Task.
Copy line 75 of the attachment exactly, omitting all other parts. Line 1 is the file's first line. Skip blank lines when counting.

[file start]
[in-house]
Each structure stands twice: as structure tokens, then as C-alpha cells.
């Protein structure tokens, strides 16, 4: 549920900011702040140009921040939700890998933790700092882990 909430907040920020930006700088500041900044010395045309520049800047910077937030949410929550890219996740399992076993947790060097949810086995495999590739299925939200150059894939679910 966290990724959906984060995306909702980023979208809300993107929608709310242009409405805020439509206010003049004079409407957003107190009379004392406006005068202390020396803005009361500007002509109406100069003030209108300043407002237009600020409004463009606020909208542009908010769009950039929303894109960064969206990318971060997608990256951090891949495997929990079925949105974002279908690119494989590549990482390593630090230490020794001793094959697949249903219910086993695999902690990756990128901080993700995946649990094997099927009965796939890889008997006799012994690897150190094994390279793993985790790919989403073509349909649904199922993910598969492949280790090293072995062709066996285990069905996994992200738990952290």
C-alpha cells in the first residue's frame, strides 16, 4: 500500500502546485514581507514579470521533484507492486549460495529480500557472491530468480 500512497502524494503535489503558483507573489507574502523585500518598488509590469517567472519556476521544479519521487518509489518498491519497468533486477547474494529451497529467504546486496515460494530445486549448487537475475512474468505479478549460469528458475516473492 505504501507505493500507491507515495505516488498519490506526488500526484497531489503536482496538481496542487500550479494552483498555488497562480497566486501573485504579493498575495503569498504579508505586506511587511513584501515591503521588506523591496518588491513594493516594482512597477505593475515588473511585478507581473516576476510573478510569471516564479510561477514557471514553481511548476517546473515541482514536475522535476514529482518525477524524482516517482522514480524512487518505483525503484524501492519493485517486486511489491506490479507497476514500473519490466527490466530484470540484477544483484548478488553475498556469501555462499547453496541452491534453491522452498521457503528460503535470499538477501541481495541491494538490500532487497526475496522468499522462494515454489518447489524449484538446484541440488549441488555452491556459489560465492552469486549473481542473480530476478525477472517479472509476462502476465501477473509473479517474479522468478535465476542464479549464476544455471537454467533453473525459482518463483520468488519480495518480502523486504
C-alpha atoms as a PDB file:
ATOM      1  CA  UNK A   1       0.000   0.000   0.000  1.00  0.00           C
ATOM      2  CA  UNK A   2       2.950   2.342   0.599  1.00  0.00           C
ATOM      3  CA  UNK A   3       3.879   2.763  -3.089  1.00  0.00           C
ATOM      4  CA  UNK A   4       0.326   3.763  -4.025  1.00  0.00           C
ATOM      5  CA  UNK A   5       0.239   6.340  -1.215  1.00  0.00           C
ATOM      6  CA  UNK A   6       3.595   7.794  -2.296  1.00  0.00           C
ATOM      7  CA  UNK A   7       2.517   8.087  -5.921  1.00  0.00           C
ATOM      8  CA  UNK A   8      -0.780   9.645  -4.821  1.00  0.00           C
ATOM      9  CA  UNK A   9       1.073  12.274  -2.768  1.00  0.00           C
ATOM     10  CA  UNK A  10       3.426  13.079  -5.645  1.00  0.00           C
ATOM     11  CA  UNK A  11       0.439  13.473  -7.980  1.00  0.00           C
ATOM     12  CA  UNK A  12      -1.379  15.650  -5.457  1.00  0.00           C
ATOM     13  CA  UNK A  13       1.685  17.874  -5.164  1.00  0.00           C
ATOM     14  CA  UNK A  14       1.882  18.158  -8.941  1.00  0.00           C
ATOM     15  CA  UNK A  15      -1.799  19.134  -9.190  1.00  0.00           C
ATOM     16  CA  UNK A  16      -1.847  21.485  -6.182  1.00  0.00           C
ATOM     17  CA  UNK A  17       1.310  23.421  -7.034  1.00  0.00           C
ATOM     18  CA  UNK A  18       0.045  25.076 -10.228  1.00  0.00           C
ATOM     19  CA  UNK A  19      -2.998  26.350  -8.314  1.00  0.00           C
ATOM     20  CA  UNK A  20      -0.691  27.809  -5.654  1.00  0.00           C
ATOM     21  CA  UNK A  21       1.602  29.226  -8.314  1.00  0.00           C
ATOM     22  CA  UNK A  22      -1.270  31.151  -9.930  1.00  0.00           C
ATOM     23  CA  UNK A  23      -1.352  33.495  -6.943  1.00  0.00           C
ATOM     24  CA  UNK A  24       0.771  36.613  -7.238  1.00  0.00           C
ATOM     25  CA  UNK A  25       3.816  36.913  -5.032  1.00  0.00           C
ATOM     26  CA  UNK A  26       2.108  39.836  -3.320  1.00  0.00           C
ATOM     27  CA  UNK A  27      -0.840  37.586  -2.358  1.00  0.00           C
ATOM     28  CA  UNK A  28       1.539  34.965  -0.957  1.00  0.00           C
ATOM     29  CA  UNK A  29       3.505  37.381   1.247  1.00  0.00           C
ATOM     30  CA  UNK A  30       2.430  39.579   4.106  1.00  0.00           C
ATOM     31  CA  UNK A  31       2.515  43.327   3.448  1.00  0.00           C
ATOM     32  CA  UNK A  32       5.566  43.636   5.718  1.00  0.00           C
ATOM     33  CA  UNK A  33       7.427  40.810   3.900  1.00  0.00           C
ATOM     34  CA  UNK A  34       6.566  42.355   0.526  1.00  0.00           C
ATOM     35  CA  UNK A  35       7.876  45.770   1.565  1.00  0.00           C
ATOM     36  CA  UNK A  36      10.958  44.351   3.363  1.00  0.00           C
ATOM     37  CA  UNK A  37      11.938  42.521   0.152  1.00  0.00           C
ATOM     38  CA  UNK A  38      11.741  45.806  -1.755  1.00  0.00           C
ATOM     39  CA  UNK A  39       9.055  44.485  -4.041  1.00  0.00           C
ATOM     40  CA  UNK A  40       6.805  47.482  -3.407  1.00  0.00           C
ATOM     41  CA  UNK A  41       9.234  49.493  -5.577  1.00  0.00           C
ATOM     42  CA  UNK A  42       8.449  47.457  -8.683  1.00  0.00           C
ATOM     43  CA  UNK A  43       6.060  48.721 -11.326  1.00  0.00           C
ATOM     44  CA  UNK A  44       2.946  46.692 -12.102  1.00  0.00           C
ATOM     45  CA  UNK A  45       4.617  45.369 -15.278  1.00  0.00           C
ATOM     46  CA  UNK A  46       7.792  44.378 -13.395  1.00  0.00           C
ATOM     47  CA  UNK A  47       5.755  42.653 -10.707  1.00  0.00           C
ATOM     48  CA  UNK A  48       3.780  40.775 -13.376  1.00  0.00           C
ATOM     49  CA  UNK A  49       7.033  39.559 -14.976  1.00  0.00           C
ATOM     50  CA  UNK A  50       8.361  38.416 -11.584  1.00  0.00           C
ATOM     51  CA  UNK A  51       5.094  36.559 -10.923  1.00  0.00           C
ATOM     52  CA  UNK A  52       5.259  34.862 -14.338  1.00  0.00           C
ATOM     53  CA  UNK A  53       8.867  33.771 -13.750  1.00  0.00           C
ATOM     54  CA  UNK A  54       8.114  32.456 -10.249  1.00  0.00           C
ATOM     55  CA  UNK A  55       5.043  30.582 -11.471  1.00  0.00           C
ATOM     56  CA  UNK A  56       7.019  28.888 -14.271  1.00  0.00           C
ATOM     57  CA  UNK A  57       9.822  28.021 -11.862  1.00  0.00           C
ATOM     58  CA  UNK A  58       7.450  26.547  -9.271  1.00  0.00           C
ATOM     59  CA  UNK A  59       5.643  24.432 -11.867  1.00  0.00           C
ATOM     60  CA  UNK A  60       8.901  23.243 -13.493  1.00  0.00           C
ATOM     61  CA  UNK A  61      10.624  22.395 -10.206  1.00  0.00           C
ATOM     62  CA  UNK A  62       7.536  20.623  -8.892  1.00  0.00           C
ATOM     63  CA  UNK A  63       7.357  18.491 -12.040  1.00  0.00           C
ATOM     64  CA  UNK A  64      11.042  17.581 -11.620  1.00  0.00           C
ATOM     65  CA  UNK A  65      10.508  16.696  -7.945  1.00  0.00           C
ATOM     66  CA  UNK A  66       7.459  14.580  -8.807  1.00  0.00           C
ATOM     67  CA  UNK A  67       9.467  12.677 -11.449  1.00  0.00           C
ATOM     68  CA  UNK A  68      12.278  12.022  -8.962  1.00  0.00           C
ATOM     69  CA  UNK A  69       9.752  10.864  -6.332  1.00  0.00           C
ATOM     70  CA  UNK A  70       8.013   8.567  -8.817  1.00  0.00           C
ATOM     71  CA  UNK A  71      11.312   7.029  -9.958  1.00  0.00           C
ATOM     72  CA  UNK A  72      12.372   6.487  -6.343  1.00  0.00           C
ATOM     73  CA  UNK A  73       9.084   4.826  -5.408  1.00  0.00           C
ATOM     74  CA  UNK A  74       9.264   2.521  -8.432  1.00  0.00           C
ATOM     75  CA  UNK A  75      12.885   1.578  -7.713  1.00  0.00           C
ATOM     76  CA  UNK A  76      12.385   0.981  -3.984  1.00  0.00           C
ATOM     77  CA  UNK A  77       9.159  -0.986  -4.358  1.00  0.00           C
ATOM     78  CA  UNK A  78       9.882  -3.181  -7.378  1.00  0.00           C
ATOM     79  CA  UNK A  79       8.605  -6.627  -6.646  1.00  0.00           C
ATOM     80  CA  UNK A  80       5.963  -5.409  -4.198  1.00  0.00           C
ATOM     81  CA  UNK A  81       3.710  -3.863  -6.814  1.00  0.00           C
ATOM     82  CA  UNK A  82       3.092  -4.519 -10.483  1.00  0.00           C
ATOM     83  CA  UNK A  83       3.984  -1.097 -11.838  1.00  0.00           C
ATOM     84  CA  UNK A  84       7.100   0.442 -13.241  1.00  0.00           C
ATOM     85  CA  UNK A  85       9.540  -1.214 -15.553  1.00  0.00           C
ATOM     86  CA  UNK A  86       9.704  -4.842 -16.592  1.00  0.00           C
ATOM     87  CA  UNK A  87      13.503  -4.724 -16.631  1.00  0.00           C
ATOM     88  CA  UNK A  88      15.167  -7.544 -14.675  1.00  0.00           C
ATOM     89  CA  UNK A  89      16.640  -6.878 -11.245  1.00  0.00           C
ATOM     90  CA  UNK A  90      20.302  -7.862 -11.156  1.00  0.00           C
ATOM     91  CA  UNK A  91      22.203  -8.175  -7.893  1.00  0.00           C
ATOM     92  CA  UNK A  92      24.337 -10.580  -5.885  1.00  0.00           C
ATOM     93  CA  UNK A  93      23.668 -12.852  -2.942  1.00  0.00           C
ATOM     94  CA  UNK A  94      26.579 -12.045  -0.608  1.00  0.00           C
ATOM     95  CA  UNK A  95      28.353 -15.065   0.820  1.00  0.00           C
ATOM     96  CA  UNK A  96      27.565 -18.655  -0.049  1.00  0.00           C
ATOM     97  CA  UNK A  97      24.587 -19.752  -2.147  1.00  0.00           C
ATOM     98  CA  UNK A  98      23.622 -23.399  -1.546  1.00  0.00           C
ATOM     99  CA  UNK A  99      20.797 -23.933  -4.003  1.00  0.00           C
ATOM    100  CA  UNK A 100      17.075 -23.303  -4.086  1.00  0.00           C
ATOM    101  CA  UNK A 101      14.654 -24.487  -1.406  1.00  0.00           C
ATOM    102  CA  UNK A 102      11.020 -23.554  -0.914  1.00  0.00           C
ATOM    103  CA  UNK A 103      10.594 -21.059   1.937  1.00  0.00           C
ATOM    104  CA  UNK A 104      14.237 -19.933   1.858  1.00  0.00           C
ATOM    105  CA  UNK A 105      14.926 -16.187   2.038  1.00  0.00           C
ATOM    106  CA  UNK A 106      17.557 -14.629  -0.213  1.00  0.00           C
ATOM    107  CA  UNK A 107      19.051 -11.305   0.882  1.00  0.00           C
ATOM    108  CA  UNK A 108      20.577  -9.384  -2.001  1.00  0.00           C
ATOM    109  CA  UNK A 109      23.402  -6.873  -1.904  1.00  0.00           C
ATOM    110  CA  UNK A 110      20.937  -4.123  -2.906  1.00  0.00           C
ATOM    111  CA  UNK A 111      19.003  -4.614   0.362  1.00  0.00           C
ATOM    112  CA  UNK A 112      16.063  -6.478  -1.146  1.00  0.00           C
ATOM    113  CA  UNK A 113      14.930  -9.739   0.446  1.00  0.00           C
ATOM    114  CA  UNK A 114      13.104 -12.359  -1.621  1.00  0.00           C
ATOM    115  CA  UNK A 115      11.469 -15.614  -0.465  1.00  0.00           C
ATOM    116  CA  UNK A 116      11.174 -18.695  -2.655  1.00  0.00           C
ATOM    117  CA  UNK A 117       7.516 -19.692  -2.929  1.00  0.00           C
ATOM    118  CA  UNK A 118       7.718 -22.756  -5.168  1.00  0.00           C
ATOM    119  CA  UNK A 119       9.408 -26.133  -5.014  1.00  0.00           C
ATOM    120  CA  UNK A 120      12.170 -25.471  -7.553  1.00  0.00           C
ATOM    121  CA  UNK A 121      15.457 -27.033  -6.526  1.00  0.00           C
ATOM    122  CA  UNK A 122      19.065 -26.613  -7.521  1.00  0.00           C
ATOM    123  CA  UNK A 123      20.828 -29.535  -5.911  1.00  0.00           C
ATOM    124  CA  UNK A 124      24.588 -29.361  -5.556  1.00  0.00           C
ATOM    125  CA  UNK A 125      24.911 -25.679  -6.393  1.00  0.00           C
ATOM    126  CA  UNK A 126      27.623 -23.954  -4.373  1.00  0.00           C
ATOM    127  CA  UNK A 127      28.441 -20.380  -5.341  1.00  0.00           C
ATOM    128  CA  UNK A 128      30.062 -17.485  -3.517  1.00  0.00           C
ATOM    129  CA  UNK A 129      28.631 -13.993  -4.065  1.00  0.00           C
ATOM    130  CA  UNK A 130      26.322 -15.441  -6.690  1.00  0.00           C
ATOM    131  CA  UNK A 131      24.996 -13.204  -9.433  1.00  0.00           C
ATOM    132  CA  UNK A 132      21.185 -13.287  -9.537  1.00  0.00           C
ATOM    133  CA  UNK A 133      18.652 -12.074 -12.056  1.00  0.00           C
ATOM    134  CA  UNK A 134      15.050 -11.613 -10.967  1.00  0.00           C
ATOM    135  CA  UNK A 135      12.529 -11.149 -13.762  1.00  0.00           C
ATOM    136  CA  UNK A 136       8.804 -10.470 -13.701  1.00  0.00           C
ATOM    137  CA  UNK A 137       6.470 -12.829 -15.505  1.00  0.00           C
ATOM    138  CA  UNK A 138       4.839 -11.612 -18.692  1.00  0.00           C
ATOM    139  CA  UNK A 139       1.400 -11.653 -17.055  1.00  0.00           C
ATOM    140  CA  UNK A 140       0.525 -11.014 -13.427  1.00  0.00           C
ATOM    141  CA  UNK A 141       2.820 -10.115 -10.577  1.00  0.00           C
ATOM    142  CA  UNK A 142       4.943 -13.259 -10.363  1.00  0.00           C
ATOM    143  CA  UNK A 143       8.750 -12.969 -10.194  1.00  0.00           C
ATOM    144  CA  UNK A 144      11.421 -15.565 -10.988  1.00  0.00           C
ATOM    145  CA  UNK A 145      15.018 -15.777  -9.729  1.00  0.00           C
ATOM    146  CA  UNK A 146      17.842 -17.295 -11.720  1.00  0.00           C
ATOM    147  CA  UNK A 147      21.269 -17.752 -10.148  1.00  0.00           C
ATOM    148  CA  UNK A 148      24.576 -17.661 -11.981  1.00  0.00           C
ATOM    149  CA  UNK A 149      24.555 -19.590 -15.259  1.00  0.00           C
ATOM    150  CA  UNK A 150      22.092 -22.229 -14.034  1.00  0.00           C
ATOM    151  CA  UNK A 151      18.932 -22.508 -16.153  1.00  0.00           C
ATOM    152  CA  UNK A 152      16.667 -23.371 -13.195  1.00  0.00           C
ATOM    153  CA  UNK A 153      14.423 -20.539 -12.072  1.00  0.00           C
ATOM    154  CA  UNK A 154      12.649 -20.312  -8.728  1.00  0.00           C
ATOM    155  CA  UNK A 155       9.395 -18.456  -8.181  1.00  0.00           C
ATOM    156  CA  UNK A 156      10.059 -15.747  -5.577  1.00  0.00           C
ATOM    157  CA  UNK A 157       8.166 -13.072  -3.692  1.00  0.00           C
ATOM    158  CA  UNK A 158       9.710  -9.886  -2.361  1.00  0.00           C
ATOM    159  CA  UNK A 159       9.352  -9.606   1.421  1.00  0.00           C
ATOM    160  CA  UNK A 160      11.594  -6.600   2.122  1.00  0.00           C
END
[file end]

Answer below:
ATOM     70  CA  UNK A  70       8.013   8.567  -8.817  1.00  0.00           C